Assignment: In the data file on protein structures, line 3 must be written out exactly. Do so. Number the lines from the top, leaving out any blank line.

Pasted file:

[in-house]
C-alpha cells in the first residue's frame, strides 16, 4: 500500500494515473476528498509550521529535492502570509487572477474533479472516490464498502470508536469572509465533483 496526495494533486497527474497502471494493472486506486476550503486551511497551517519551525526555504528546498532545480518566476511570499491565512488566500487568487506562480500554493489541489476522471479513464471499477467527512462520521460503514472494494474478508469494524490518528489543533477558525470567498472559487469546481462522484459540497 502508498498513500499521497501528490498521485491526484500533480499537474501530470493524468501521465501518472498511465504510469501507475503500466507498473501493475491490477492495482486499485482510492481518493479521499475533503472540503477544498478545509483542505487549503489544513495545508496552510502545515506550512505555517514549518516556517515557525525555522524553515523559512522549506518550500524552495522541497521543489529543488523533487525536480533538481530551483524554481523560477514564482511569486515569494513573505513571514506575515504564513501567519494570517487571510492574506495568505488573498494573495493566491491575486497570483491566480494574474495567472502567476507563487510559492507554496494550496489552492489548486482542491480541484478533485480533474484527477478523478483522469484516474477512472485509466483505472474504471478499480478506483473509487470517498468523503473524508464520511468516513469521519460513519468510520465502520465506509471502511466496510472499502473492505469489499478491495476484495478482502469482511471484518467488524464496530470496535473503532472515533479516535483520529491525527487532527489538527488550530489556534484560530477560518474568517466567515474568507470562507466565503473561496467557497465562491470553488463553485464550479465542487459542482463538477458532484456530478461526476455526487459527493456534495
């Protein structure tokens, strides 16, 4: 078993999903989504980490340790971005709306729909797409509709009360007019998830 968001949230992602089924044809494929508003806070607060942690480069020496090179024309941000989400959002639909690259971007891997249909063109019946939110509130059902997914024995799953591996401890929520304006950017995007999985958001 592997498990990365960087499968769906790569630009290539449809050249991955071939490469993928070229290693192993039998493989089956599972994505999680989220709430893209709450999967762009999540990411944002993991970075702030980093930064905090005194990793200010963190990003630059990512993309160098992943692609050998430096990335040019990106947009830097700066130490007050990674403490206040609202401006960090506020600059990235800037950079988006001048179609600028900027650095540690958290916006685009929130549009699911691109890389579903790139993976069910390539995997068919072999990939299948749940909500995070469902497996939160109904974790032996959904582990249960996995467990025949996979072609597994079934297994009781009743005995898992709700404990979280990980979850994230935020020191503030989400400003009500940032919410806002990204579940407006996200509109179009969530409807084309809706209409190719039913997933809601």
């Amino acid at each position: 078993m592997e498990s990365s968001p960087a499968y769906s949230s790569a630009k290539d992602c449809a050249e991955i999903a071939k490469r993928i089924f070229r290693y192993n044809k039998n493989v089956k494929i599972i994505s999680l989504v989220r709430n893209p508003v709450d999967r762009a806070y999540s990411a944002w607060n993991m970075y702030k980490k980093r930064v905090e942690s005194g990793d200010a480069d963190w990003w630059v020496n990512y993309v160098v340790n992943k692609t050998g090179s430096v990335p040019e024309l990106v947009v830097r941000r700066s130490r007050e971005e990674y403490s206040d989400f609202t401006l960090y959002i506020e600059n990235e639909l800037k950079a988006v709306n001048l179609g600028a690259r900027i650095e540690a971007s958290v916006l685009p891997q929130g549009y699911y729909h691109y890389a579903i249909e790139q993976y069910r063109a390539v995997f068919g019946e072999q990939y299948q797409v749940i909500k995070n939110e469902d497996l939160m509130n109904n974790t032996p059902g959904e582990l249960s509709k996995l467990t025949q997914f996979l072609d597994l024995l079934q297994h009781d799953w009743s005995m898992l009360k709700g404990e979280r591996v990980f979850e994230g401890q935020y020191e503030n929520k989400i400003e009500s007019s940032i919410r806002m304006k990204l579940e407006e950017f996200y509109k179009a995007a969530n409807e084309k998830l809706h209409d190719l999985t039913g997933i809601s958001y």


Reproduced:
């Protein structure tokens, strides 16, 4: 078993999903989504980490340790971005709306729909797409509709009360007019998830 968001949230992602089924044809494929508003806070607060942690480069020496090179024309941000989400959002639909690259971007891997249909063109019946939110509130059902997914024995799953591996401890929520304006950017995007999985958001 592997498990990365960087499968769906790569630009290539449809050249991955071939490469993928070229290693192993039998493989089956599972994505999680989220709430893209709450999967762009999540990411944002993991970075702030980093930064905090005194990793200010963190990003630059990512993309160098992943692609050998430096990335040019990106947009830097700066130490007050990674403490206040609202401006960090506020600059990235800037950079988006001048179609600028900027650095540690958290916006685009929130549009699911691109890389579903790139993976069910390539995997068919072999990939299948749940909500995070469902497996939160109904974790032996959904582990249960996995467990025949996979072609597994079934297994009781009743005995898992709700404990979280990980979850994230935020020191503030989400400003009500940032919410806002990204579940407006996200509109179009969530409807084309809706209409190719039913997933809601």